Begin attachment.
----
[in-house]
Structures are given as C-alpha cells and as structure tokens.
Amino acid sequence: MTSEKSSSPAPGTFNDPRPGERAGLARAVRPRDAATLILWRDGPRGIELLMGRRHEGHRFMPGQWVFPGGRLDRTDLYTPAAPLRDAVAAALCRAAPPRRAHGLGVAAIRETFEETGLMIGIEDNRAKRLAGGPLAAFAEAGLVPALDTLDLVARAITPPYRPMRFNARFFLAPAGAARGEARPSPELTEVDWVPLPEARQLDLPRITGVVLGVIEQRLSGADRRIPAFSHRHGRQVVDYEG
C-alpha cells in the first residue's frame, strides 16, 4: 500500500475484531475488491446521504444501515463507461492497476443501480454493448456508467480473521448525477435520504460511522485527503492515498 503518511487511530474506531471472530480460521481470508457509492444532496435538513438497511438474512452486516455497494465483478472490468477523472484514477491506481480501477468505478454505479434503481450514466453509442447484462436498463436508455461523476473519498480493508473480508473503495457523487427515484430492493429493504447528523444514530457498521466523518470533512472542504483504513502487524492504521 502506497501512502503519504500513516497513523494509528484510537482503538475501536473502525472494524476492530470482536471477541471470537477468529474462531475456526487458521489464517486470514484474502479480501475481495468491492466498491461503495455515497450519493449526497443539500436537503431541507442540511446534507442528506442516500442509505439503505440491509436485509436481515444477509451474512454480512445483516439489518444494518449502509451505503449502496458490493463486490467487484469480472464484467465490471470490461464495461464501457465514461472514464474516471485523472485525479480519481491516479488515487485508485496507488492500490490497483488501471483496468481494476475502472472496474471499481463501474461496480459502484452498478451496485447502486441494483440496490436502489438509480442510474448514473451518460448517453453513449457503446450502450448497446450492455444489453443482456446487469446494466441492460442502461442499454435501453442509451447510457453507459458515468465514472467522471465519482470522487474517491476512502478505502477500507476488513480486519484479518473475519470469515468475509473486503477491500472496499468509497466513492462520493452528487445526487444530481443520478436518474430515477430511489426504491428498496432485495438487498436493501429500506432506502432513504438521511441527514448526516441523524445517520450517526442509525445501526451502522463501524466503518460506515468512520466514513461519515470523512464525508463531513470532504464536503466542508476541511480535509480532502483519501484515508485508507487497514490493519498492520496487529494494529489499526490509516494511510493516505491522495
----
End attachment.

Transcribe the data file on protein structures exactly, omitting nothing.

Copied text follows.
[in-house]
Structures are given as C-alpha cells and as structure tokens.
Amino acid sequence: MTSEKSSSPAPGTFNDPRPGERAGLARAVRPRDAATLILWRDGPRGIELLMGRRHEGHRFMPGQWVFPGGRLDRTDLYTPAAPLRDAVAAALCRAAPPRRAHGLGVAAIRETFEETGLMIGIEDNRAKRLAGGPLAAFAEAGLVPALDTLDLVARAITPPYRPMRFNARFFLAPAGAARGEARPSPELTEVDWVPLPEARQLDLPRITGVVLGVIEQRLSGADRRIPAFSHRHGRQVVDYEG
C-alpha cells in the first residue's frame, strides 16, 4: 500500500475484531475488491446521504444501515463507461492497476443501480454493448456508467480473521448525477435520504460511522485527503492515498 503518511487511530474506531471472530480460521481470508457509492444532496435538513438497511438474512452486516455497494465483478472490468477523472484514477491506481480501477468505478454505479434503481450514466453509442447484462436498463436508455461523476473519498480493508473480508473503495457523487427515484430492493429493504447528523444514530457498521466523518470533512472542504483504513502487524492504521 502506497501512502503519504500513516497513523494509528484510537482503538475501536473502525472494524476492530470482536471477541471470537477468529474462531475456526487458521489464517486470514484474502479480501475481495468491492466498491461503495455515497450519493449526497443539500436537503431541507442540511446534507442528506442516500442509505439503505440491509436485509436481515444477509451474512454480512445483516439489518444494518449502509451505503449502496458490493463486490467487484469480472464484467465490471470490461464495461464501457465514461472514464474516471485523472485525479480519481491516479488515487485508485496507488492500490490497483488501471483496468481494476475502472472496474471499481463501474461496480459502484452498478451496485447502486441494483440496490436502489438509480442510474448514473451518460448517453453513449457503446450502450448497446450492455444489453443482456446487469446494466441492460442502461442499454435501453442509451447510457453507459458515468465514472467522471465519482470522487474517491476512502478505502477500507476488513480486519484479518473475519470469515468475509473486503477491500472496499468509497466513492462520493452528487445526487444530481443520478436518474430515477430511489426504491428498496432485495438487498436493501429500506432506502432513504438521511441527514448526516441523524445517520450517526442509525445501526451502522463501524466503518460506515468512520466514513461519515470523512464525508463531513470532504464536503466542508476541511480535509480532502483519501484515508485508507487497514490493519498492520496487529494494529489499526490509516494511510493516505491522495